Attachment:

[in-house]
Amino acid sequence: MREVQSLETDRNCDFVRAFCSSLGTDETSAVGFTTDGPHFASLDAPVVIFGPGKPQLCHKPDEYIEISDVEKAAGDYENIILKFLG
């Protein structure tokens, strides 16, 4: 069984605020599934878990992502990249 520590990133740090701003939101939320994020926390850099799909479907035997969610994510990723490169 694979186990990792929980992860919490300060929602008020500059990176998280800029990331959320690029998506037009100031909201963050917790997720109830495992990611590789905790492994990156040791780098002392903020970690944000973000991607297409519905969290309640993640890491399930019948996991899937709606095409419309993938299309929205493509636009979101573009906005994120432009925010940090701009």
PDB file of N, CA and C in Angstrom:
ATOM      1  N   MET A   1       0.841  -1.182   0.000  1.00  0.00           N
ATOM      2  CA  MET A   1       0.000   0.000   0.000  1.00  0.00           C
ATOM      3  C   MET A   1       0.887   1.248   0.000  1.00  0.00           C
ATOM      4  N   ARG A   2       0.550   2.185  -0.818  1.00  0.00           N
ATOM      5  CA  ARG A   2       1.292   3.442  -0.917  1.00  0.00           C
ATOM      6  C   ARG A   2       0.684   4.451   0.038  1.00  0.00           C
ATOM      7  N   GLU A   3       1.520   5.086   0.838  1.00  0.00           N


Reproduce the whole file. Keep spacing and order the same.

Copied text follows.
[in-house]
Amino acid sequence: MREVQSLETDRNCDFVRAFCSSLGTDETSAVGFTTDGPHFASLDAPVVIFGPGKPQLCHKPDEYIEISDVEKAAGDYENIILKFLG
């Protein structure tokens, strides 16, 4: 069984605020599934878990992502990249 520590990133740090701003939101939320994020926390850099799909479907035997969610994510990723490169 694979186990990792929980992860919490300060929602008020500059990176998280800029990331959320690029998506037009100031909201963050917790997720109830495992990611590789905790492994990156040791780098002392903020970690944000973000991607297409519905969290309640993640890491399930019948996991899937709606095409419309993938299309929205493509636009979101573009906005994120432009925010940090701009």
PDB file of N, CA and C in Angstrom:
ATOM      1  N   MET A   1       0.841  -1.182   0.000  1.00  0.00           N
ATOM      2  CA  MET A   1       0.000   0.000   0.000  1.00  0.00           C
ATOM      3  C   MET A   1       0.887   1.248   0.000  1.00  0.00           C
ATOM      4  N   ARG A   2       0.550   2.185  -0.818  1.00  0.00           N
ATOM      5  CA  ARG A   2       1.292   3.442  -0.917  1.00  0.00           C
ATOM      6  C   ARG A   2       0.684   4.451   0.038  1.00  0.00           C
ATOM      7  N   GLU A   3       1.520   5.086   0.838  1.00  0.00           N